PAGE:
The following procedural history also is necessary for our resolution of this appeal. The defendant was charged, in an information dated October 27, 2004, with one count each of possession of a narcotic substance in violation of § 21a-279 (a), criminal attempt to sell narcotics in violation of §§ 53a-49 and 21a-278 (b), and possession of more than one-half gram of crack cocaine with intent to sell in violation of § 21a-278 (a). On May 10, 2005, the trial court, Cronan, J., conducted a hearing on the defendant's motion to suppress evidence, and later denied the motion. A subsequent jury trial resulted in a guilty verdict on all counts, and the trial court, Vitale, J., thereafter rendered judgment in accordance with the jury verdict, sentencing the defendant to an effective sentence of twenty years imprisonment, suspended after twelve years, and three years probation. The defendant appealed from the judgment of conviction to the Appellate Court, and we transferred the case from the Appellate Court to this court pursuant to General Statutes § 51-199(c) and Practice Book § 65-1.


The defendant first claims that the trial court improperly denied his motion to suppress the evidence seized in violation of his rights under the federal and state constitutions. We will begin with the defendant's claim under the federal constitution.

We first set forth the applicable standard of review. "Whether the trial court properly found that the facts submitted were enough to support a finding of probable cause is a question of law.... The trial court's determination on the issue, therefore, is subject to plenary review on appeal." (Citation omitted.) State v. Clark, 255 Conn. 268, 279, 764 A.2d 1251 (2001).


We first consider the defendant's claim that the trial court improperly denied his motion to suppress in violation of the fourth4 and fourteenth amendments to the federal constitution. The defendant contends that the police lacked probable cause to arrest him without a warrant moments after he drove into the parking lot at 188 Allen Street, and that the search of his person and vehicle, and the discovery of narcotics and other items of evidentiary interest, incident to this arrest, violated his federal constitutional rights. The state claims that under the "totality of the circumstances," the state had probable cause to effectuate a warrantless arrest of the defendant and, therefore, that police complied with federal constitutional strictures in arresting the defendant. We agree with the state.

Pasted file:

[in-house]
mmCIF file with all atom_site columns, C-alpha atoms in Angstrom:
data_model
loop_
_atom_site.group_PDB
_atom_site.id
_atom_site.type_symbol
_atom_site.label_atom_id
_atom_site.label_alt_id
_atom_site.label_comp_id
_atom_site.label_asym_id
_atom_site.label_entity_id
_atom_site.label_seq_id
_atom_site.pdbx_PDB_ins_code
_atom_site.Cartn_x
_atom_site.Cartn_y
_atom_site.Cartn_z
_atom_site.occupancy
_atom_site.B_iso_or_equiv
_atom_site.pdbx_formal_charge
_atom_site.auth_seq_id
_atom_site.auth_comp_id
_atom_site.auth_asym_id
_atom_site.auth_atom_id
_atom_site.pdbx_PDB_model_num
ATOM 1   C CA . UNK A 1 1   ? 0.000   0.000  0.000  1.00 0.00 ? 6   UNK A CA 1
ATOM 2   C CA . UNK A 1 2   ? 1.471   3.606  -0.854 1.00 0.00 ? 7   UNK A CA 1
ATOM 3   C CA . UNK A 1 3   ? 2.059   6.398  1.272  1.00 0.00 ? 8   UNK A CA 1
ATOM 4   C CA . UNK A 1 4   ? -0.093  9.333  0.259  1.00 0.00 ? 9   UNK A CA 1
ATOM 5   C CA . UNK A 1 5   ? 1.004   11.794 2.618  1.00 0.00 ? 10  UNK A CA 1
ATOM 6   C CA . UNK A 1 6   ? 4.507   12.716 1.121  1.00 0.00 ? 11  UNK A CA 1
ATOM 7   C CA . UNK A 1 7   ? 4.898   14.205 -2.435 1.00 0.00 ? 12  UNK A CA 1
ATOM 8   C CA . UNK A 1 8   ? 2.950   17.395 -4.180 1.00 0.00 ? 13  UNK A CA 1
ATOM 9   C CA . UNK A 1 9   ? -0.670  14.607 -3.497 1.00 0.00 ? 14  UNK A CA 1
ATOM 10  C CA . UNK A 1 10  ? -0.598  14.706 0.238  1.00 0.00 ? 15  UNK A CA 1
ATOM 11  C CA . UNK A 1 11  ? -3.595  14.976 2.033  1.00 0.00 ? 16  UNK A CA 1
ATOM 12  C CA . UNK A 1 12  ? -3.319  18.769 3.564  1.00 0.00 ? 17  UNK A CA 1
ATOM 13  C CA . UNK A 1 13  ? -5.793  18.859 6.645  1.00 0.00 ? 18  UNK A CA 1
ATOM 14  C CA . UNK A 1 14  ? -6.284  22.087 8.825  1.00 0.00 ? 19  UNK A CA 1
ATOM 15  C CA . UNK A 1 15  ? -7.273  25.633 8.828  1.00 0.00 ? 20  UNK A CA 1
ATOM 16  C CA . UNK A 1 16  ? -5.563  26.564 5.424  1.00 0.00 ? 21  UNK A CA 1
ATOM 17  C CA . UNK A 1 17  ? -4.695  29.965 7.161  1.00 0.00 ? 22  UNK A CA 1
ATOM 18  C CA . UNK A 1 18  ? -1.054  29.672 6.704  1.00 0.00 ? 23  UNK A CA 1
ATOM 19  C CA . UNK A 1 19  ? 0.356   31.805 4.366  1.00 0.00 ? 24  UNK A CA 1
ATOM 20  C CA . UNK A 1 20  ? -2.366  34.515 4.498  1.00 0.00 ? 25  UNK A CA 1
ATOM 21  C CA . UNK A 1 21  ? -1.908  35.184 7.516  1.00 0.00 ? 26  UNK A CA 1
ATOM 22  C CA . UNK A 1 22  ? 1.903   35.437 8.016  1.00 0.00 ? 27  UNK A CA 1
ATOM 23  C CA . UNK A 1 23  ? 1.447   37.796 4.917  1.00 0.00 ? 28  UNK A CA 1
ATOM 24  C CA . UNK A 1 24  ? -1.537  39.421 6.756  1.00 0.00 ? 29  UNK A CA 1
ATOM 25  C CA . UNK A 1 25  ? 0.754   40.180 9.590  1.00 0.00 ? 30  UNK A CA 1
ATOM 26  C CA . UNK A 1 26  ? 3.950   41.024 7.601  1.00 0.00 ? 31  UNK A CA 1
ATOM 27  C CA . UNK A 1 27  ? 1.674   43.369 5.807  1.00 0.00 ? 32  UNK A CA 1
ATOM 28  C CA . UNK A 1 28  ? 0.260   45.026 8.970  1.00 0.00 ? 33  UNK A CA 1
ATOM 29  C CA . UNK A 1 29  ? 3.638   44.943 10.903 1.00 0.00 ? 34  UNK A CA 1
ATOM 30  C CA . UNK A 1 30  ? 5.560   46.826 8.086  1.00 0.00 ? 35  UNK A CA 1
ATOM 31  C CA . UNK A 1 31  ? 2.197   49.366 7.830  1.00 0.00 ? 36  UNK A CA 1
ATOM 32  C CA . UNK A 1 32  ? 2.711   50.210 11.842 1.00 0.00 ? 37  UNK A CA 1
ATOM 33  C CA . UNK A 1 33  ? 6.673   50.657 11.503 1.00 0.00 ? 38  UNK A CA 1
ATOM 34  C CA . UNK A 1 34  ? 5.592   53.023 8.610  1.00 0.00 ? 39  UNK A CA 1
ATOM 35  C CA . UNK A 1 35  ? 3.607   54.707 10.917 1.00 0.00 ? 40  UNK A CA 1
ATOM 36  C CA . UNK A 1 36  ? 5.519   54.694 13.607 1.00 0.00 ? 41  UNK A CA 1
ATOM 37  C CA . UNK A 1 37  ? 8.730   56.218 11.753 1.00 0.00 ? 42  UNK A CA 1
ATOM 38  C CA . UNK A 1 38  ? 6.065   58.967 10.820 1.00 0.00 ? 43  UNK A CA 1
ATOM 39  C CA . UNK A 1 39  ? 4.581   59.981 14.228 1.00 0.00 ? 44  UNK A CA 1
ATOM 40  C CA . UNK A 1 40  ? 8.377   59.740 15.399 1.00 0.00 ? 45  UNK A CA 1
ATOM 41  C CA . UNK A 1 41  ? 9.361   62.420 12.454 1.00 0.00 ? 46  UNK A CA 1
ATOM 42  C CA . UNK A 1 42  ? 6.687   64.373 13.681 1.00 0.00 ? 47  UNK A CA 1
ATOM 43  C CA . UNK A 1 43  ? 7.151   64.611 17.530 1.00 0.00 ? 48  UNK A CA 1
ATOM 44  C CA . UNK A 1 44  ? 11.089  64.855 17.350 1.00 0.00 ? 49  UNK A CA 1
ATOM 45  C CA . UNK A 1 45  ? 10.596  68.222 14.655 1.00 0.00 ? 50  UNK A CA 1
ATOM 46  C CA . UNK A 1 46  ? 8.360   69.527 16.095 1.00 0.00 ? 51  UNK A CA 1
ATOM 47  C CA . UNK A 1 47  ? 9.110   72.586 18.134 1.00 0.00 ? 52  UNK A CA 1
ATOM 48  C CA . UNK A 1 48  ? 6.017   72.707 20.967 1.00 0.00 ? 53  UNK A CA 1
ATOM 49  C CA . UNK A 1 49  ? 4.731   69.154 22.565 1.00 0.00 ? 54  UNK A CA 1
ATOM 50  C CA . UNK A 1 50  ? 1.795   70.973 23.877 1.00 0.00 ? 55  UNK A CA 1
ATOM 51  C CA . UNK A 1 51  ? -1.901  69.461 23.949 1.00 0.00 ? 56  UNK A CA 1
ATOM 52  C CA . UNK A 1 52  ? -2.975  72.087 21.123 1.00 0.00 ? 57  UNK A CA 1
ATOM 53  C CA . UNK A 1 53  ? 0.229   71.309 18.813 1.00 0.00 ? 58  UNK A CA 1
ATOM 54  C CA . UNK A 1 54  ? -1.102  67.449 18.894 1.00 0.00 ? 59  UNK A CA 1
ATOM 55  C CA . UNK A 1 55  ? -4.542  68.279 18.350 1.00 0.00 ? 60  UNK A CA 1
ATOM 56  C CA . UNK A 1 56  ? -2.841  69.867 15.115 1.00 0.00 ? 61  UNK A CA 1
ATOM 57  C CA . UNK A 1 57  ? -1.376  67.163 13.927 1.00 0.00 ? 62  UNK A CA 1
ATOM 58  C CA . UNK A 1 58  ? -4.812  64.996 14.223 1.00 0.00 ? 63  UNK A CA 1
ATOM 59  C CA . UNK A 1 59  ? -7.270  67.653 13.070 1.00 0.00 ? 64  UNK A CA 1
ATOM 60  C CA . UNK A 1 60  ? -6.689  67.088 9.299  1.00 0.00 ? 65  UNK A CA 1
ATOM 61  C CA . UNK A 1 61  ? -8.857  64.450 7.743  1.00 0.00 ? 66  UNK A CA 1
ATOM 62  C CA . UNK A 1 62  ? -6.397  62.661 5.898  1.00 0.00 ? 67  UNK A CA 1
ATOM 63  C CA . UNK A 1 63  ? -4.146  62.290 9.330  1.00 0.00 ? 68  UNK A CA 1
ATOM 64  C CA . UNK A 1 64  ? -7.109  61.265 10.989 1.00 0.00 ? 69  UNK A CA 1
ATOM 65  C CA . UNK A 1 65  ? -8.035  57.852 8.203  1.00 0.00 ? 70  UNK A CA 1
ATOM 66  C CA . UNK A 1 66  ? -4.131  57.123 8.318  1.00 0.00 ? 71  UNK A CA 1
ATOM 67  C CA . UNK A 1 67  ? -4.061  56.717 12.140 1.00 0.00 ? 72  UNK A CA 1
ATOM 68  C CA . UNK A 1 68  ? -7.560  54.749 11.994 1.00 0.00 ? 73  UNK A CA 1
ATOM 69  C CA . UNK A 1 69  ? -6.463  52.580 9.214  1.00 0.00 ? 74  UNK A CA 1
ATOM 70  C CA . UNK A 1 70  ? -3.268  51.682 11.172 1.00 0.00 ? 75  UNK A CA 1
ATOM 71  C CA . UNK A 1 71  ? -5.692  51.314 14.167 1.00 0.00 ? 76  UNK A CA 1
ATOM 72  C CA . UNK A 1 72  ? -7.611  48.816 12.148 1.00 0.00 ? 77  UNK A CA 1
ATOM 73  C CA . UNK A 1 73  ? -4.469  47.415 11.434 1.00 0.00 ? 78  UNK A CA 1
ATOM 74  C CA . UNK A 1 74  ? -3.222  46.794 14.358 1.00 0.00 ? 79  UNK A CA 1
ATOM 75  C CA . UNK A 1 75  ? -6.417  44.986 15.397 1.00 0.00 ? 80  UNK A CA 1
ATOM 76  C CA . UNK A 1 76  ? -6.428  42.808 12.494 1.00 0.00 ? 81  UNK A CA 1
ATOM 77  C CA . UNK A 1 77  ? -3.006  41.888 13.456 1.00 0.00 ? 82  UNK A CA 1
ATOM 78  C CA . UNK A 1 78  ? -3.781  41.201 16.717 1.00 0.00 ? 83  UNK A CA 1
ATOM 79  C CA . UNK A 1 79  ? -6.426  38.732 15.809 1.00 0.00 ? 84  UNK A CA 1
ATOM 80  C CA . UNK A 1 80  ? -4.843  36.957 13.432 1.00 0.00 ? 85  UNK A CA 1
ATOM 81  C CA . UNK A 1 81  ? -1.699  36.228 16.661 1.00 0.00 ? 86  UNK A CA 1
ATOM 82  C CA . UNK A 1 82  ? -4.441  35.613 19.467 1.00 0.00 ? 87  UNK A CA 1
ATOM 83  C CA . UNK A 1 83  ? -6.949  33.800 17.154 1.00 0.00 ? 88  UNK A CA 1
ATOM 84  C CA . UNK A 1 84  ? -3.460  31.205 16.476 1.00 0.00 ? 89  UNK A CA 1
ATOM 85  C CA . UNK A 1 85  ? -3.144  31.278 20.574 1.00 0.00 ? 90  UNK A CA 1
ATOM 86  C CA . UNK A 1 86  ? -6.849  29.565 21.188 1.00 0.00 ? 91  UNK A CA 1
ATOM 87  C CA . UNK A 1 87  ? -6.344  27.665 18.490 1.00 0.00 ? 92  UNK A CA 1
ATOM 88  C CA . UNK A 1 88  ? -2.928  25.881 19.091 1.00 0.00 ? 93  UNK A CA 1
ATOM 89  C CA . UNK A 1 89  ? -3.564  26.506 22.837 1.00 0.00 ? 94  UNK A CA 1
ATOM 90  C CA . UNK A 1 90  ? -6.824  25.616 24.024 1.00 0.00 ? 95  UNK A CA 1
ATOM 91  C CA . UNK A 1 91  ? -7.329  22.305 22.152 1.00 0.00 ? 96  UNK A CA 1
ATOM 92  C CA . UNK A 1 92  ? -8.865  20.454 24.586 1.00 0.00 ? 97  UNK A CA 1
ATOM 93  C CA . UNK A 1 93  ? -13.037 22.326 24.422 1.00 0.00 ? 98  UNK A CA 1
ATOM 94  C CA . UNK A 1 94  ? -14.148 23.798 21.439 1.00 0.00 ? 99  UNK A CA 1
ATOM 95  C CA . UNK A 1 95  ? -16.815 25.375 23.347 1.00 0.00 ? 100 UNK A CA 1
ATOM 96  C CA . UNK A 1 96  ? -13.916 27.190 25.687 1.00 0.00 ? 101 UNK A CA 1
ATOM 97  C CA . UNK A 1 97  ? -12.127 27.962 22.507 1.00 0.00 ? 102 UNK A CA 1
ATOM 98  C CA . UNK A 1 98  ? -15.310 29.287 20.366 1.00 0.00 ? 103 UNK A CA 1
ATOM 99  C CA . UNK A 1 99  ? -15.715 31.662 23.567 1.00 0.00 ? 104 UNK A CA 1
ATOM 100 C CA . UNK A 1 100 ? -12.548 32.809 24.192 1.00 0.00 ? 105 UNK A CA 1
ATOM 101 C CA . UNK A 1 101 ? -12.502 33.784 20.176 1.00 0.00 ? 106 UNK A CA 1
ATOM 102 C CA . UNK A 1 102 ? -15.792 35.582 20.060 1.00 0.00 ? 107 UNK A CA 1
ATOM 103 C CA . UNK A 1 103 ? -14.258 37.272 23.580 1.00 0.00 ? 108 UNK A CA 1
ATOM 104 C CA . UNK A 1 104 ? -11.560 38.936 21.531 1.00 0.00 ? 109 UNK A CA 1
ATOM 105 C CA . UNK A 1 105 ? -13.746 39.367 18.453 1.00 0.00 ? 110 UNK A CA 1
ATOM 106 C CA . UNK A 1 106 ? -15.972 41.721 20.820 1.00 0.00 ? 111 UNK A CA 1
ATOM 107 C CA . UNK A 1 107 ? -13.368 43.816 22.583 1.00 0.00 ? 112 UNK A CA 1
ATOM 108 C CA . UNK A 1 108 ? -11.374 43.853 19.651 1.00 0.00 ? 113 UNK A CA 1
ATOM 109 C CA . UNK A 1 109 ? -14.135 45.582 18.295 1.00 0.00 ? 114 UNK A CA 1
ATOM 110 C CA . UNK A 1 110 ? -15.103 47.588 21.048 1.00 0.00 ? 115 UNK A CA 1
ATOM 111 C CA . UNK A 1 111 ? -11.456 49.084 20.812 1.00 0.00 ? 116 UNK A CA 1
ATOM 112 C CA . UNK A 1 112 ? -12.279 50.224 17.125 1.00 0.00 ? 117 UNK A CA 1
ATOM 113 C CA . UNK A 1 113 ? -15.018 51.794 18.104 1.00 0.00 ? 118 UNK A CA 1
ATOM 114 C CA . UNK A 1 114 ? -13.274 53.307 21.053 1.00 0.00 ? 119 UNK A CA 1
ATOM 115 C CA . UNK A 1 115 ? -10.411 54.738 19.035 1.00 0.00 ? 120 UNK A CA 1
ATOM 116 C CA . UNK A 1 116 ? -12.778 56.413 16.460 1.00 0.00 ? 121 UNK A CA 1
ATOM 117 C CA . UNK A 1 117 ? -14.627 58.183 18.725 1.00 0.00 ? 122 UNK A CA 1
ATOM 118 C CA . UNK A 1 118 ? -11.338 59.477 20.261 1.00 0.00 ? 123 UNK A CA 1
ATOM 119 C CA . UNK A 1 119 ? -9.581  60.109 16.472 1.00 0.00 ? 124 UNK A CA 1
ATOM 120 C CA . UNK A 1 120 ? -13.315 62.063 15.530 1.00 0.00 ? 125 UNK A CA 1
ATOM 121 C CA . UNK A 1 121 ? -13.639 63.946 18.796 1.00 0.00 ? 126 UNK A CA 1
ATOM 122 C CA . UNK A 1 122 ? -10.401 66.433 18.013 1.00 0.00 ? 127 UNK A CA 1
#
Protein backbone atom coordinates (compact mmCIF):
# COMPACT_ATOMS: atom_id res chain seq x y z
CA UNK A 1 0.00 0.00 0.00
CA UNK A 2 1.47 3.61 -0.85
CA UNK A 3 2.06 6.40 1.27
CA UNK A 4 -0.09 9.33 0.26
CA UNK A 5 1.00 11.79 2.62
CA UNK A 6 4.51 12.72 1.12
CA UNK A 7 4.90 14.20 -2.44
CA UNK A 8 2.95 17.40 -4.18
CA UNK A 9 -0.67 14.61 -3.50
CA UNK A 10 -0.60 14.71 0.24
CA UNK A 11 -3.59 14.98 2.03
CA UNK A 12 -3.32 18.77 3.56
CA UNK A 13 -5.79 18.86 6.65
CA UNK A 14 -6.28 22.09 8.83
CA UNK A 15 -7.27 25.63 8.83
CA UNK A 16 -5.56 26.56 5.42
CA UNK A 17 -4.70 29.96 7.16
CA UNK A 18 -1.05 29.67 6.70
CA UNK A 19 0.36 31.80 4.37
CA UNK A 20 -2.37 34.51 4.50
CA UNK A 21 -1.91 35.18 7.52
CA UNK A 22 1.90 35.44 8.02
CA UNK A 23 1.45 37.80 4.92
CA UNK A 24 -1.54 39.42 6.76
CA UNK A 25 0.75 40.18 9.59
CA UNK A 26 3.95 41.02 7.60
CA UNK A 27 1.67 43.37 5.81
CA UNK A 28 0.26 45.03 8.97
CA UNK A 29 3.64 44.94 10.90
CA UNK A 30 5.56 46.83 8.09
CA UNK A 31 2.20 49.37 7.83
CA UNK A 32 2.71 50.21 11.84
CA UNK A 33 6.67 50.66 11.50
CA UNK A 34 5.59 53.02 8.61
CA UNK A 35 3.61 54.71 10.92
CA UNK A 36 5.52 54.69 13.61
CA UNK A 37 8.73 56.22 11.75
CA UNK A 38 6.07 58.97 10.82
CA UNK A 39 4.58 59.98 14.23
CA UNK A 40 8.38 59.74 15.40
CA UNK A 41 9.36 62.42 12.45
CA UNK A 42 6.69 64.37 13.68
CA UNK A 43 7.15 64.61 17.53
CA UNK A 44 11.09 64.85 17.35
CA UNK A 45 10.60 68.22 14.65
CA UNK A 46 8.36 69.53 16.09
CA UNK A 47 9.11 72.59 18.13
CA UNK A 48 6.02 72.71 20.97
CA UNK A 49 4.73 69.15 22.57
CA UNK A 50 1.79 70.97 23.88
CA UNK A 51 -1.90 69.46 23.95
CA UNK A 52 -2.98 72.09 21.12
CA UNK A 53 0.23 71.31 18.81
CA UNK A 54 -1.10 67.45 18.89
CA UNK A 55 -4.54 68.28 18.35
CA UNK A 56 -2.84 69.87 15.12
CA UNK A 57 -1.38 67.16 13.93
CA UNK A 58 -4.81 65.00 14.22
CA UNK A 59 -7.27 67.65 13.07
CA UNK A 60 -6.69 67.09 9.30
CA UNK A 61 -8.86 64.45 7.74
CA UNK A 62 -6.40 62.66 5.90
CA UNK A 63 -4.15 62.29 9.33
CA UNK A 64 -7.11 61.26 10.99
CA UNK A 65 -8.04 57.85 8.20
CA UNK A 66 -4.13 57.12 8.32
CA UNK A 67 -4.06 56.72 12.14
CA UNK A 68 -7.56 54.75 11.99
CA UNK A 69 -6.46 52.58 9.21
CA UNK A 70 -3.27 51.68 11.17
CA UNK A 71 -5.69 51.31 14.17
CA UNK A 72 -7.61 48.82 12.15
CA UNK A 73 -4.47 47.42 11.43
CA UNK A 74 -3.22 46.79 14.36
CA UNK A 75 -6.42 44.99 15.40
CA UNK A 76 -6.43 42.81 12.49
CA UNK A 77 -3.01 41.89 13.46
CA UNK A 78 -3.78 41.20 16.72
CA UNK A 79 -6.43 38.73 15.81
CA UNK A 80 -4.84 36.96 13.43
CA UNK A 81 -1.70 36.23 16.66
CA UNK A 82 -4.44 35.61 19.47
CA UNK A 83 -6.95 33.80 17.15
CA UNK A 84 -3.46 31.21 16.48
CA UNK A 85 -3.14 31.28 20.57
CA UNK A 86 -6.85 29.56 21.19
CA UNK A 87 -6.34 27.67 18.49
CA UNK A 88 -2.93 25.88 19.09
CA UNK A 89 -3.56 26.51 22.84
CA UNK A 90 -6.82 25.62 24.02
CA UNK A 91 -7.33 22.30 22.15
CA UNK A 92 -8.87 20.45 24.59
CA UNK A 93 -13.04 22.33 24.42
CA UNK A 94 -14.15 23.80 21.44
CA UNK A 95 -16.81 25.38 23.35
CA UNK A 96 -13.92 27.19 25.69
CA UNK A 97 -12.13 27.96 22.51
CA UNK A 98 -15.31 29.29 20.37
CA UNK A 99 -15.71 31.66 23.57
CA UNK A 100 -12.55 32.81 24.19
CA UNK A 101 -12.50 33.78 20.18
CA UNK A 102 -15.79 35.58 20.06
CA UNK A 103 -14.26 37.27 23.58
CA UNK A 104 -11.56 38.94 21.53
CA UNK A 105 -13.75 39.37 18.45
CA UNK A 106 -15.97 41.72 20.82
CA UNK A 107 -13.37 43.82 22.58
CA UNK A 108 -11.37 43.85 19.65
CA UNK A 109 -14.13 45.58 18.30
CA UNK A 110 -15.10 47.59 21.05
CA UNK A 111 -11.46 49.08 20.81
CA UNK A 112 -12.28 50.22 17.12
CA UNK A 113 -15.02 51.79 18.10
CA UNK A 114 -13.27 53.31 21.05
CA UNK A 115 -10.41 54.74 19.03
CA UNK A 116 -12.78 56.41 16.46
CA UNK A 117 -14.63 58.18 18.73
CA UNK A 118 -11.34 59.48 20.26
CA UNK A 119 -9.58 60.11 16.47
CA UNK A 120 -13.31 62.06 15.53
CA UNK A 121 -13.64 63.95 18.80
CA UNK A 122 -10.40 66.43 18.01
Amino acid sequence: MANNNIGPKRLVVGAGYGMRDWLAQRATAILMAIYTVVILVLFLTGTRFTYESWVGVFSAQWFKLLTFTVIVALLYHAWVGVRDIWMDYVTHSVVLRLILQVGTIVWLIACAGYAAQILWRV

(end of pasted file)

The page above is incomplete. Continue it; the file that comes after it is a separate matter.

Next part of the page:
"The [f]ourth [a]mendment to the United States constitution protects the right of the people to be secure in their persons, houses, papers, and effects, against unreasonable search and seizures. Ordinarily, police may not conduct a search unless they first obtain a search warrant from a neutral magistrate after establishing probable cause. [A] search conducted without a warrant issued upon probable cause is per se unreasonable ... subject only to a few specifically established and well-delineated exceptions.... These exceptions have been jealously and carefully drawn ... and the burden is on the state to establish the exception." (Citations omitted; internal quotation marks omitted.) State v. Badgett, 200 Conn. 412, 423-24, 512 A.2d 160, cert. denied, 479 U.S. 940, 107 S.Ct. 423, 93 L.Ed.2d 373 (1986). One such exception is the seizure of evidence incident to a lawful arrest. New York v. Belton, 453 U.S. 454, 101 S.Ct. 2860, 69 L.Ed.2d 768 (1981); United States v. Robinson, 414 U.S. 218, 94 S.Ct. 467, 38 L.Ed.2d 427 (1973).

"In order for a warrantless felony arrest to be valid, it must be supported by probable cause.... We consistently have held that [t]he quantum of evidence necessary to establish probable cause exceeds mere suspicion, but is substantially less than that required for conviction.... The existence of probable cause does not turn on whether the defendant could have been convicted on the same available evidence. ... [P]roof of probable cause requires less than proof by a preponderance of the evidence.... Probable cause, broadly defined, comprises such facts as would reasonably persuade an impartial and reasonable mind not merely to suspect or conjecture, but to believe that criminal activity has occurred.... The probable cause determination is, simply, an analysis of probabilities.... The determination is not a technical one, but is informed by the factual and practical considerations of everyday life on which reasonable and prudent [persons], not legal technicians, act.... Probable cause is not readily, or even...